NASA is currently weighing three options for the vehicle that will replace the Space Shuttle as its sole means of putting astronauts into space.
On Thursday, the agency said its decision is imminent: sometime during August or September, it'll award one (or perhaps two) contracts to the three companies in competition.
Since 2011, when the Space Shuttle program was retired, NASA has been entirely dependent on Russia for transporting its astronauts to and from the International Space Station, and it now pays $70.7 million for each one-way ticket. NASA's plans originally called for a privately-developed American spacecraft to fill the void by 2015, but annual underfunding by congress has delayed that to 2017 at the earliest. Recent tensions with Russia have made the issue more urgent, and NASA administrators have called for more funding to ensure they hit the 2017 target date.
We're now at a critical juncture, as we're about to finally have a firm idea of what the craft will look like. We know it'll be capable of carrying at least seven astronauts to and from the Space Station — but beyond that, it could take one of three different shapes.
Here are the three vehicles in development, built by SpaceX, Boeing, and Sierra Nevada, respectively. At this point, it seems that SpaceX and Boeing are in the lead, but it's still hard to say which design will be selected.
SpaceX's Dragon V2
The startup SpaceX — founded in 2002 by entrepreneur Elon Musk — has been using the initial version of its Dragon capsule to ship cargo to the space station since May 2012. It unveiled the upgraded version, equipped to carry people, this past May.
Both versions of the Dragon are lifted to space by one of SpaceX's Falcon 9 rockets. Currently, the rockets are not reusable (though SpaceX eventually hopes to change this), but the capsules are — and the new version of the Dragon can actually land on Earth using a set of thrusters, instead of crash-landing in the ocean. Reusability is a key strategy that could help drive down the cost of space travel.
Someday, SpaceX hopes to use the Dragon to take astronauts to other destinations — perhaps space tourists visiting inflatable space stations in development by the Bigelow Aerospace. Some have suggested that a modified Dragon could even be used for a mission to Mars.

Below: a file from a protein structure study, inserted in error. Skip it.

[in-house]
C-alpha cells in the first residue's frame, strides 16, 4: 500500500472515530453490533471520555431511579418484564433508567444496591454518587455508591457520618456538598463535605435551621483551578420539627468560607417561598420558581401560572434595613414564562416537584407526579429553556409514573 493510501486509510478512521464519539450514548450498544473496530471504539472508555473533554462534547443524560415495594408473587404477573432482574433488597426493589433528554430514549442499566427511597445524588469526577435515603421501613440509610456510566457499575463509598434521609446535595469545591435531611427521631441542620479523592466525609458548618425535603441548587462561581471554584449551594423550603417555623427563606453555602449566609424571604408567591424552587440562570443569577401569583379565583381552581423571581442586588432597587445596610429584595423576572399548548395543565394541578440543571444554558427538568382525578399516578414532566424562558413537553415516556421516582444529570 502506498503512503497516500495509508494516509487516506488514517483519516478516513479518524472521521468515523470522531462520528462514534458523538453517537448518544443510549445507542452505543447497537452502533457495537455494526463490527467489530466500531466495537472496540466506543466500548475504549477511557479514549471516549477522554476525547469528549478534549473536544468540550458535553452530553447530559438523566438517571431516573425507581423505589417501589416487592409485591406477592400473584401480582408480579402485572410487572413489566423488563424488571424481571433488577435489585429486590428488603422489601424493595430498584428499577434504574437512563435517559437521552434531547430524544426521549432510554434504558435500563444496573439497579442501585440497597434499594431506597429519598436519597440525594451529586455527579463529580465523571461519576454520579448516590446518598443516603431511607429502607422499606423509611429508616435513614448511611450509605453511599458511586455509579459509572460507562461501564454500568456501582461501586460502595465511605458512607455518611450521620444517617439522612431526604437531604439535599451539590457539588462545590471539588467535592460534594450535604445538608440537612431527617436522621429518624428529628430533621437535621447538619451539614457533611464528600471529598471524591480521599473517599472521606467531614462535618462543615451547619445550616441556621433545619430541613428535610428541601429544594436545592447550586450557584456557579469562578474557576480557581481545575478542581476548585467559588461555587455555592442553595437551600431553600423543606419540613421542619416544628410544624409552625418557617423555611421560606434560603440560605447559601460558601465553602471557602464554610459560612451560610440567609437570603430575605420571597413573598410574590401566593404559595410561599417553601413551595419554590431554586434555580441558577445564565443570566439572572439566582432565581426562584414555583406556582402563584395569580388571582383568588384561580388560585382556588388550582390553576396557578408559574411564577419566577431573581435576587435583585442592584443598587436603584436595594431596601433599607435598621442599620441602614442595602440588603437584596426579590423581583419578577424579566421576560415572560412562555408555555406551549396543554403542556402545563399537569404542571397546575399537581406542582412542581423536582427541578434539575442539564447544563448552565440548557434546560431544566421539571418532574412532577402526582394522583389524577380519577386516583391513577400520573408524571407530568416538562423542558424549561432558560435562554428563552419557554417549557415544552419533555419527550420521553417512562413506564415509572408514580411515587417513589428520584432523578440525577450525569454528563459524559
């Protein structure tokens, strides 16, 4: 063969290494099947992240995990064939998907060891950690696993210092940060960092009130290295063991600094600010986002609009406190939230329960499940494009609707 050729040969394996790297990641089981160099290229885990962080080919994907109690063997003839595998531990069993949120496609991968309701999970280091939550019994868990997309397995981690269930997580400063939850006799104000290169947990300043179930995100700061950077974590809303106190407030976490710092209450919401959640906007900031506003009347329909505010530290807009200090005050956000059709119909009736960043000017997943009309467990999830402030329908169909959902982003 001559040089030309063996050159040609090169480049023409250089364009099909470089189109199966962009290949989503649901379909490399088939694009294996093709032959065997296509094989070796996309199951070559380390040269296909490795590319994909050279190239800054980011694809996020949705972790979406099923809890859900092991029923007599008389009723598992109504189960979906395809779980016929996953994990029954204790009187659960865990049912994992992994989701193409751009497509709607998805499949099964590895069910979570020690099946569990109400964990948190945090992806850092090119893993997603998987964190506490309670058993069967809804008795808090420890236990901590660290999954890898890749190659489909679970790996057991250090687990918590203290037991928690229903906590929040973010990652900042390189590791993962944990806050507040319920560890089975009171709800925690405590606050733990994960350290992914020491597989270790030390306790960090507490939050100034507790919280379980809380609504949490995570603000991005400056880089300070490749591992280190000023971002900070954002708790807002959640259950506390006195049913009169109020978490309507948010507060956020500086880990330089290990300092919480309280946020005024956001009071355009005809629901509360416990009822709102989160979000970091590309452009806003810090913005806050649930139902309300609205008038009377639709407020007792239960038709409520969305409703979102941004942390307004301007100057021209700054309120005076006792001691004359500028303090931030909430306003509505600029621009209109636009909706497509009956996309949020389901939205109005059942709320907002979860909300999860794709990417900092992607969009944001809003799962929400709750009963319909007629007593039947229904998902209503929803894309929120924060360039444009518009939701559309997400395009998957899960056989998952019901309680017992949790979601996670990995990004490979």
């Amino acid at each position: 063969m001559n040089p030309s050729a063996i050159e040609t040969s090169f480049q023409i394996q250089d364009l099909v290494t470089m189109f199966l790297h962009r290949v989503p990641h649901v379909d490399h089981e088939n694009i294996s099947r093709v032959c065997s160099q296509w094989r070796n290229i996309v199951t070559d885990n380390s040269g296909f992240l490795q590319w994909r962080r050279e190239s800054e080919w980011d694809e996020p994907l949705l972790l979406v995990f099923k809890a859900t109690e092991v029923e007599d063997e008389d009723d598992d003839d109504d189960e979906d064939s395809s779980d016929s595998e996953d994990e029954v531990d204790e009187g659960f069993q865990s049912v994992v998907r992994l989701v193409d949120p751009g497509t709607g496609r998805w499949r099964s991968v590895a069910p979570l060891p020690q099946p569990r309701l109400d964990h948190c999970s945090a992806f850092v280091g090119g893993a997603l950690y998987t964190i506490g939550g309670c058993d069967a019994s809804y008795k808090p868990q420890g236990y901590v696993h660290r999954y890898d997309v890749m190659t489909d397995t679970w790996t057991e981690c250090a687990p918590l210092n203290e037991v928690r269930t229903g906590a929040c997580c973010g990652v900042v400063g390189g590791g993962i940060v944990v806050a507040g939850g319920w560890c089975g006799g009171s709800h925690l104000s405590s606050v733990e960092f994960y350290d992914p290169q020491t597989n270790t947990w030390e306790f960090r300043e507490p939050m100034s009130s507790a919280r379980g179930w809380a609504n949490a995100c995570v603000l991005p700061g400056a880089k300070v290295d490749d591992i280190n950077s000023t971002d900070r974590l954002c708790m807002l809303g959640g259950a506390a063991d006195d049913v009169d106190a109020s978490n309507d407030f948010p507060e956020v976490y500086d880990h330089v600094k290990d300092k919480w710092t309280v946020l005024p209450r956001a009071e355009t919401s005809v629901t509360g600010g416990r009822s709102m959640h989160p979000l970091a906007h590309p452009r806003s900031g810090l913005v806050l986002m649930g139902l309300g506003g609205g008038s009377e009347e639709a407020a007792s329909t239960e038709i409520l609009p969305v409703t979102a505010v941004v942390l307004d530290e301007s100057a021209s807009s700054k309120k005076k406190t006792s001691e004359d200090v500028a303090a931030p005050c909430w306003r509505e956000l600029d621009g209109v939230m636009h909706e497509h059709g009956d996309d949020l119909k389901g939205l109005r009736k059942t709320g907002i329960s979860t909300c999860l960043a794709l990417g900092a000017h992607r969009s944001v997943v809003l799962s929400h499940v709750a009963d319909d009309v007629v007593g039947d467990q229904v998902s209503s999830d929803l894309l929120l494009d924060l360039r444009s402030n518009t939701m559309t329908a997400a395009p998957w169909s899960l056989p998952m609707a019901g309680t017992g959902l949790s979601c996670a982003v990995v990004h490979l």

On the whole, Boeing's CST-100 capsule is relatively similar to the Dragon. It's a pyramid-shaped capsule that would be launched to space atop a rocket.
Initially, this would be the Atlas V rocket — which was developed by Boeing and Lockheed Martin and has been putting satellites in space since 2002 — but the CST-100 could eventually be compatible with other rockets as well.
The CST-100 isn't quite as far along as the Dragon: Boeing has conducted some tests of the capsule, dropping it from 14,000 feet over the Nevada desert, but it hasn't been put into space yet, let alone orbit. Working in Boeing's favor, though, is the company's decades of collaboration with NASA on a huge range of projects, including the Space Shuttle and the International Space Station.
Boeing also hopes to use the capsule for space tourists, and developed it in collaboration with Bigelow Aerospace partly for this reason.
Sierra Nevada's Dream Chaser
The Dream Chaser's design is radically different than the other two capsules in contention. It was developed by the Sierra Nevada Corporation, an aerospace electronics company that bought SpaceDev, a private spaceflight company, in 2008.
In many ways, the Dream Chaser is a scaled-down version of the Space Shuttle: it's a spaceplane that would be lifted to space by a rocket, but would execute a controlled landing on a runway upon return.
The Dream Chaser has also been put through a few flight tests — both tethered to helicopters and dropped in free flight — but the latter ended poorly, as the Dream Chaser's landing gear did not deploy, leading it to skid off the runway.